Food delivery doesn’t really exist. Takeout is limited to local fish & chip shops and roadside grills, or fast food chains. There are now several U.S. chains here (Burger King, KFC, Dairy Queen, Popeye’s, Pizza Hut), although no McDonald’s or Starbucks. Sit-down restaurants are limited, but a few new malls are opening, which will expand options a bit. Ethnic cuisine is largely limited to Chinese and Indian food, although occasionally something new pops up (e.g., a Malaysian café recently opened). The most expensive restaurants are in the larger hotels; these can be surprisingly good, but are also very expensive for what you’re getting.

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5. Are there any unusual problems with insects or other infestations in housing?

Yes. Guyana is a developing tropical country with all manner of insects and other animals. Geckos are your friends, because they don’t touch your food, and they eat a lot of the problem bugs. Spiders are massive and frightening, but if you can resist the urge to squash them, they’ll also help with the other bugs. Mosquitoes are a problem from dusk to dawn, particularly if you have a yard or any drainage issues near your house. Roaches and ants are abundant, but if you keep your kitchen and food storage areas immaculate, they don’t usually stick around.

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Daily Life:

1. How do you send and receive your letters and package mail? Are local postal facilities adequate?

Pouch-only post for U.S. Embassy. Local domestic mail service is non-existent. FedEx and DHL deliver to Guyana, although the fastest service is 2-3 days, and they have strict rules on what they will and won’t ship. If you’re not a diplomat with pouch access, there are also private companies that can arrange for Amazon orders to be delivered to Miami and then shipped her; many Guyanese rely on these types of services for clothing, school supplies, etc.

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2. What is the availability and cost of household help, and what types of help are typically employed by expatriates?

Housekeepers and child-care workers are available, a full-time worker (40-45 hours a week) will cost about US$350/month, plus benefits. Live-in help is rare, but this isn’t usually an issue given how small the city is. If you have a yard, you will absolutely need a gardener (tropics = plants grow like crazy). It costs about US$40 to have someone come once a week. Private drivers are few and far between, but also aren’t really necessary, particularly if you have a diplomatic vehicle. Quality varies, and even the best workers aren’t immune from unreliability / inconsistency / pilfering. Manage your expectations accordingly.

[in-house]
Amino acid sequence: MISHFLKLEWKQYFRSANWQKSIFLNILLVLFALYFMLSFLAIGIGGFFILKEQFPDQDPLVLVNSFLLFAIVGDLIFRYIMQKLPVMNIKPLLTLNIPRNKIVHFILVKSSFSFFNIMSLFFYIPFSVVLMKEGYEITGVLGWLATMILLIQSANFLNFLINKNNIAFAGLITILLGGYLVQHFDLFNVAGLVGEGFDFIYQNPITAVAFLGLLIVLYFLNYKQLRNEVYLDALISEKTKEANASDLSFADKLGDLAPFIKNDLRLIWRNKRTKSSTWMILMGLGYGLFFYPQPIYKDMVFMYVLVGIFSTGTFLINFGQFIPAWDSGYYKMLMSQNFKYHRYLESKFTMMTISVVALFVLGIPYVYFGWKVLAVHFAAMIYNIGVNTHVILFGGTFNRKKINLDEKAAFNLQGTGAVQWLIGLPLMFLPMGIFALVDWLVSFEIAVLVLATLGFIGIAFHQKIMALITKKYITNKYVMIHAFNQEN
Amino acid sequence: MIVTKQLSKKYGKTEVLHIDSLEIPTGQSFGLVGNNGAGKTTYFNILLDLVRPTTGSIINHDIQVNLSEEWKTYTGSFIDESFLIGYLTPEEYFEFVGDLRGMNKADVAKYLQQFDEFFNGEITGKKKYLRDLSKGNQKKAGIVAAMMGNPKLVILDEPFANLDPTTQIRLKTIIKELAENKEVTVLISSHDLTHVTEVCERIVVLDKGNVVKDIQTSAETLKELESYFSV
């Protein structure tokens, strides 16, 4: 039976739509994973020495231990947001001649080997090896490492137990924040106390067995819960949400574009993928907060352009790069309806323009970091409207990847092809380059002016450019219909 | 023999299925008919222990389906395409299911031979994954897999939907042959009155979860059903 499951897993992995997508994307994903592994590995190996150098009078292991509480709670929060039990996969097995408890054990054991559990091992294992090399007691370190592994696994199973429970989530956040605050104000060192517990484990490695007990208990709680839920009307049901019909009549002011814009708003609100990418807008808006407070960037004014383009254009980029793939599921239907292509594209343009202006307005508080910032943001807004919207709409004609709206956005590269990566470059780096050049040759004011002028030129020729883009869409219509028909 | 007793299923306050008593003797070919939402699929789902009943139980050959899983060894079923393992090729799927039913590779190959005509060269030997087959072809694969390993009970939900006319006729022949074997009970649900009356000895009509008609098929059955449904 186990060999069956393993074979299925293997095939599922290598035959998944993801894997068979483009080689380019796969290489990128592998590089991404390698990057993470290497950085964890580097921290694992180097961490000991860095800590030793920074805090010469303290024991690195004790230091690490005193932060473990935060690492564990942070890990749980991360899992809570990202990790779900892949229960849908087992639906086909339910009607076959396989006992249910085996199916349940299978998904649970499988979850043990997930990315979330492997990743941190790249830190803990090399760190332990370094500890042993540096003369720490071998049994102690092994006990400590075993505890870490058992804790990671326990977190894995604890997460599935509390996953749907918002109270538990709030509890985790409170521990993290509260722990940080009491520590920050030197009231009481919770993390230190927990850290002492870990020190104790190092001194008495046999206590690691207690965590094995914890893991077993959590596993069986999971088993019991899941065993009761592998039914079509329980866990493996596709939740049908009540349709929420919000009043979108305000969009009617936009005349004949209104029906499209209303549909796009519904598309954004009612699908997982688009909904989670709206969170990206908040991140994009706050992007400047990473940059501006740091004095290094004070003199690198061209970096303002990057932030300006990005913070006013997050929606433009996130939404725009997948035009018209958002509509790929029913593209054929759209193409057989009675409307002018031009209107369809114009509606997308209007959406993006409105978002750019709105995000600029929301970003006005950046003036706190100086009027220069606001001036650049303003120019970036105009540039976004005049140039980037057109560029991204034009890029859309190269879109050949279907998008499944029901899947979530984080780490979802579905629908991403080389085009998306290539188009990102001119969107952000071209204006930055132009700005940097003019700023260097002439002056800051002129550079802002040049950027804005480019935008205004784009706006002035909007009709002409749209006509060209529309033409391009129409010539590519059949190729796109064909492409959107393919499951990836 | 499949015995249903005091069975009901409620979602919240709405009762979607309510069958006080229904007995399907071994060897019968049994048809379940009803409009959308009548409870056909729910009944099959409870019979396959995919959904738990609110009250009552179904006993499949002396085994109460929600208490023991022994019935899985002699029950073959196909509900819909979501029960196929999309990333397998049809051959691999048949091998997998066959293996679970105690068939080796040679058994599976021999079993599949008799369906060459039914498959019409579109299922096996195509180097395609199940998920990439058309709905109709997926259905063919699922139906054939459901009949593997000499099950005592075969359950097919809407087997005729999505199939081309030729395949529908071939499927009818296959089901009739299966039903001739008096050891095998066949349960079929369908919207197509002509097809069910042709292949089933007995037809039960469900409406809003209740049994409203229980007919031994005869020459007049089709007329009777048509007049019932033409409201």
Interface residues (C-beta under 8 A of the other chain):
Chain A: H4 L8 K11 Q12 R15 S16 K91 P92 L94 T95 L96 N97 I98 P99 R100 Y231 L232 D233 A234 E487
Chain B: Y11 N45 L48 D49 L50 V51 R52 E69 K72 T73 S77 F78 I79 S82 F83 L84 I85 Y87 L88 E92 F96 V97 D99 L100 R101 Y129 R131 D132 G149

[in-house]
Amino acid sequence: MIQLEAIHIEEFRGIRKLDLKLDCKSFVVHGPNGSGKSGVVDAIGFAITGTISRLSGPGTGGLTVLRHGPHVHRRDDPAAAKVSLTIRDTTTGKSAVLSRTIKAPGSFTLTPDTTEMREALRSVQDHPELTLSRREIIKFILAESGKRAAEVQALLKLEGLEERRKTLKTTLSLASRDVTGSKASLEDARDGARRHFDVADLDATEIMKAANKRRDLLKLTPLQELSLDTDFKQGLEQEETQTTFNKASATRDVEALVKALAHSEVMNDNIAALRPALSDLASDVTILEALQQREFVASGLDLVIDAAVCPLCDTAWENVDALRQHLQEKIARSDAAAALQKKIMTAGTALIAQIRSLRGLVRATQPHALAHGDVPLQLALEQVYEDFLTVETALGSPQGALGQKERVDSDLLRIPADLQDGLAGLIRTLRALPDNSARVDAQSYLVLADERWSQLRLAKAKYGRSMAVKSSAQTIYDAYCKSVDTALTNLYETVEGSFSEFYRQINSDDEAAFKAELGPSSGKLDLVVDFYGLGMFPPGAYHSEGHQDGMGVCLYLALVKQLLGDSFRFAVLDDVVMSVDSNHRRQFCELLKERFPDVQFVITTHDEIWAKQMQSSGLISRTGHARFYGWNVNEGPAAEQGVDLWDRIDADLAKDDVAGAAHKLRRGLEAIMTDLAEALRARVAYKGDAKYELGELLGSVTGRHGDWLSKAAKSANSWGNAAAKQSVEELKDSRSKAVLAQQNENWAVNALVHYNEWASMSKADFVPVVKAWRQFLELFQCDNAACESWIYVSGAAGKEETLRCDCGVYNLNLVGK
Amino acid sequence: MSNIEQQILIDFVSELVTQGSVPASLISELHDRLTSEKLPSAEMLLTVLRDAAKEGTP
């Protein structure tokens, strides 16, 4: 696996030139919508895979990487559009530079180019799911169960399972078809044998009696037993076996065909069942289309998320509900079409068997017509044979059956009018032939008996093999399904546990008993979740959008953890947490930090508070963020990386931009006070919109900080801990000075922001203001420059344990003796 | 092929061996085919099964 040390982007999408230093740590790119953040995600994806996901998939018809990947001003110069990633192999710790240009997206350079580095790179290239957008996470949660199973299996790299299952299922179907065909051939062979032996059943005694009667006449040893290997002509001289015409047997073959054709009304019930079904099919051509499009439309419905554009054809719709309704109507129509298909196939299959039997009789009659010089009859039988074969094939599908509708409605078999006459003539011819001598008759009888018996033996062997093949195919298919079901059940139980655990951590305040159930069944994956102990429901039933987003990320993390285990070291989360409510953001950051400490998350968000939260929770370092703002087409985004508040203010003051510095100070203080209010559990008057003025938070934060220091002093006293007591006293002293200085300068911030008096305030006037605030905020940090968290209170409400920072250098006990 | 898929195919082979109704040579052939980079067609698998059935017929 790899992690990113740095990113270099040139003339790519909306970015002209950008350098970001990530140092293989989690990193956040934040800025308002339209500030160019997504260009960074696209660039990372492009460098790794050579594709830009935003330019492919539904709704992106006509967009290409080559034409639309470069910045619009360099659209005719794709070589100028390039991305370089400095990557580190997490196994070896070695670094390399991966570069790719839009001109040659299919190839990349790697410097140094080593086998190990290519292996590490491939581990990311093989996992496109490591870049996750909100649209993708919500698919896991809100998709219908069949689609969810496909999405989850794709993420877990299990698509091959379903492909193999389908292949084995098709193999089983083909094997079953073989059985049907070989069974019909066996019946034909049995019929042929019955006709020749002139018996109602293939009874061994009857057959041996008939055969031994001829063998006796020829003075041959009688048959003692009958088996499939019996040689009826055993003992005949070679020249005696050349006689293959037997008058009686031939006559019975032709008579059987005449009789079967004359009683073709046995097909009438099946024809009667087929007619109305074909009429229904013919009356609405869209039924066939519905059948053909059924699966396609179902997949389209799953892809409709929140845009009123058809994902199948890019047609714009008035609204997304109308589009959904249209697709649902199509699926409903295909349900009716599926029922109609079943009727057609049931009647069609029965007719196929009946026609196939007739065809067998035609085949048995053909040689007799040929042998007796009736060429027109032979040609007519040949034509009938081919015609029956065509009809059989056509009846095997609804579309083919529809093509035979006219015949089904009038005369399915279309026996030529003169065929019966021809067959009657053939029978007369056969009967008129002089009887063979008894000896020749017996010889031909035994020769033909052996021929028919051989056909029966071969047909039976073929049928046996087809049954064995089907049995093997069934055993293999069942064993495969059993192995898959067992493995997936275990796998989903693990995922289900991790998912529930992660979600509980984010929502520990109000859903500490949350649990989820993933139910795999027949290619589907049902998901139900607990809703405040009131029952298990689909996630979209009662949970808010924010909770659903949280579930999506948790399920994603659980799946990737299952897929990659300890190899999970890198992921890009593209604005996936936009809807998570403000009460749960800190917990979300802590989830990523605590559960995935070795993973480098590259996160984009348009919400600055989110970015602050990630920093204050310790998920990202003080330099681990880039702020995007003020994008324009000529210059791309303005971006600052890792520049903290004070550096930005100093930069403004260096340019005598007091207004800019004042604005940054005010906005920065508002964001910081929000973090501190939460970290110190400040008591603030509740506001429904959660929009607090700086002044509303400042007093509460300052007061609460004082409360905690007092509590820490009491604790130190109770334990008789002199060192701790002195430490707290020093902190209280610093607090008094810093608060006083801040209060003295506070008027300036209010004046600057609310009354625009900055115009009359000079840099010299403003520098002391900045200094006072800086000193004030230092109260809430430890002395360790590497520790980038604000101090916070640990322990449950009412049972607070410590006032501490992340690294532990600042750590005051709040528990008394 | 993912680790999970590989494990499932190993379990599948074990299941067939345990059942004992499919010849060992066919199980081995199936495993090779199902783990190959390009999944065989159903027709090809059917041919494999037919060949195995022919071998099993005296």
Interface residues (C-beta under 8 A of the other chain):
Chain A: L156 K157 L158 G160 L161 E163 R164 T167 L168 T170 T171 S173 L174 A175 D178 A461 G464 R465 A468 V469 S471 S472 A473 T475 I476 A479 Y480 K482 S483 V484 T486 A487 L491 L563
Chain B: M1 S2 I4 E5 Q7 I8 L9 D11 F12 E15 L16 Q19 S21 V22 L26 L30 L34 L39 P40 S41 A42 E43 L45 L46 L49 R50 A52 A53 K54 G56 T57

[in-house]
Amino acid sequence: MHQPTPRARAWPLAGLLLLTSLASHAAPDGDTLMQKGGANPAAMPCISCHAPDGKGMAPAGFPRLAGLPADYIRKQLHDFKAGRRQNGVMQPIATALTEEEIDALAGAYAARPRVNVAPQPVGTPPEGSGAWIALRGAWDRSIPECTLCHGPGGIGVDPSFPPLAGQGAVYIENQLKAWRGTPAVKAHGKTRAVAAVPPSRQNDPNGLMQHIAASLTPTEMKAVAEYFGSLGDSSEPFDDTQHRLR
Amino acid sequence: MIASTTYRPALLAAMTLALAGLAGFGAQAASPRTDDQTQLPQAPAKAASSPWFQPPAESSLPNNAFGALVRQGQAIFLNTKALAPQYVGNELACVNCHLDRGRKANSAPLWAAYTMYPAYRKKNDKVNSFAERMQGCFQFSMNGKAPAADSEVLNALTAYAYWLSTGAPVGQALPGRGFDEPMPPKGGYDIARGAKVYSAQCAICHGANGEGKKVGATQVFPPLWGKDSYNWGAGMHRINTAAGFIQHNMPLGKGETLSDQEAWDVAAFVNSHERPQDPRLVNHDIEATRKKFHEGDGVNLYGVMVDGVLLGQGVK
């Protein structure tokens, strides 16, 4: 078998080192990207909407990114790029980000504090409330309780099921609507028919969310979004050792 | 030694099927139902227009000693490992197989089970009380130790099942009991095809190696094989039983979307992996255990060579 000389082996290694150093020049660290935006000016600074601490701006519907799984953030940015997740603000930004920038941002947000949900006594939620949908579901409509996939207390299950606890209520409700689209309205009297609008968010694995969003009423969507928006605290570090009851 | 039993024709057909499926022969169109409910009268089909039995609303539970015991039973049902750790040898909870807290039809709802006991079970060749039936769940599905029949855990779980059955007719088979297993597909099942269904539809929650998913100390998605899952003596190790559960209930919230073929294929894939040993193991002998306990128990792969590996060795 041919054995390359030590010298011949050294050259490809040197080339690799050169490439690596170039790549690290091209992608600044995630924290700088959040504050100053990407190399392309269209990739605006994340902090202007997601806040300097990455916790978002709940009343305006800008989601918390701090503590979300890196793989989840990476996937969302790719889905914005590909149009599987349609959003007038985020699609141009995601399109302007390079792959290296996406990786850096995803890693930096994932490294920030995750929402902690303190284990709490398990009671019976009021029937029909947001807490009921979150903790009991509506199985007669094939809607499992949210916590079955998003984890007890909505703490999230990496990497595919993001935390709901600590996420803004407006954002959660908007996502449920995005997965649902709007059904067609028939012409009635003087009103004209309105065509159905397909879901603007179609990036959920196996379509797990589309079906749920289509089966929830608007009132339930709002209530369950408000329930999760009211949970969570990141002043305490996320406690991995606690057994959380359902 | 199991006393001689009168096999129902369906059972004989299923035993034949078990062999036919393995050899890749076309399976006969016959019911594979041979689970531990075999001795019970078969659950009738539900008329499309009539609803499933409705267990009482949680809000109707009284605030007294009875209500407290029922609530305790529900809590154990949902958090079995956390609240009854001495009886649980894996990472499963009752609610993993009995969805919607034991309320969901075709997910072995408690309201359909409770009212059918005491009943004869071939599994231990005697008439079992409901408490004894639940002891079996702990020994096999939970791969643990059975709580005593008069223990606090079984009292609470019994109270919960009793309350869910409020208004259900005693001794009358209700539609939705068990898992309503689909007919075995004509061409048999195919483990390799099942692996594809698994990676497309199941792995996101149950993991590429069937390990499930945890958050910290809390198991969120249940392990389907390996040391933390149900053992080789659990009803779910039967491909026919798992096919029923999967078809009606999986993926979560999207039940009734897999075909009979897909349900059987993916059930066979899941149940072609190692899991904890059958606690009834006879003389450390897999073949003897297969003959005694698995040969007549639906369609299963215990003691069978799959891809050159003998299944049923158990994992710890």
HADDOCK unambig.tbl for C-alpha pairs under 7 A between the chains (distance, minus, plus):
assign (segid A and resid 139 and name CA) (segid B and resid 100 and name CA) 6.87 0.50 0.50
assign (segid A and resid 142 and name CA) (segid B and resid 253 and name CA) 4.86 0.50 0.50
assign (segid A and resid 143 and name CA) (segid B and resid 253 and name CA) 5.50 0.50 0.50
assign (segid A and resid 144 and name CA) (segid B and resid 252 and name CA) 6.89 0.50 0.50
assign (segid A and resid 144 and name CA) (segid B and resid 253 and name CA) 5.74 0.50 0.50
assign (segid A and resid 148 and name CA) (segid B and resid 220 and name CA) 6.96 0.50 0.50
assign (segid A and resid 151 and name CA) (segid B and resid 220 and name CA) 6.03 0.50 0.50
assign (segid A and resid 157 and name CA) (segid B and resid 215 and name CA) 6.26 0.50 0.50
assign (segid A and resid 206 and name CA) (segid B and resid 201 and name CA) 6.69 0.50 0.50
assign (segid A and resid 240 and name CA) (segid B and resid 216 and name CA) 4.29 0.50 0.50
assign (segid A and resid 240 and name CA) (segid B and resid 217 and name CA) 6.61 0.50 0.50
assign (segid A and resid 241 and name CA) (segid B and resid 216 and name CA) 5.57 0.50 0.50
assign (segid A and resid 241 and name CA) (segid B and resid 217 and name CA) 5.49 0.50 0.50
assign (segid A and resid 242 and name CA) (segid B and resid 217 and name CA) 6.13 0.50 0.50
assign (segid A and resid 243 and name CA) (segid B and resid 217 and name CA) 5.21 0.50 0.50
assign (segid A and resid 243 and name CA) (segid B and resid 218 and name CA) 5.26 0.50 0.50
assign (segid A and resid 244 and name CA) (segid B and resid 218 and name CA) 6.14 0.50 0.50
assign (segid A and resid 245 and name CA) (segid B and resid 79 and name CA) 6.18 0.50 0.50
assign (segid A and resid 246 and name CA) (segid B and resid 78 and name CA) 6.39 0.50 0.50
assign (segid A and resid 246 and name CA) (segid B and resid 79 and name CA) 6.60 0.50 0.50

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3. What kinds of gyms or other sports/workout facilities are available? Are they expensive?

The Marriott gym is available for non-guests, but very expensive. There are a few private facilities downtown that are cheaper, but often lack air conditioning and modern locker rooms, and (for female members) are hotbeds for catcalling and other harassment. The U.S. Embassy gym permanently closed in 2018, but Embassy personnel still have regular access to the pool and tennis court at the Ambassador’s residence. Running outside, while possible, can be dangerous due to street crime, hazardous road conditions, stray animals, and (particularly for women) aggressive harassment by passers-by.

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4. Are credit cards widely accepted and safe to use locally? Are ATMs common and do you recommend using them? Are they safe to use?

Guyana is largely a cash economy. Some stores and restaurants take credit cards; however, many local banks aren’t tied into overseas ATM or credit-card networks, so international cards won’t always work. Embassy personnel can cash personal checks at the Embassy cashier.

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5. What English-language religious services are available locally?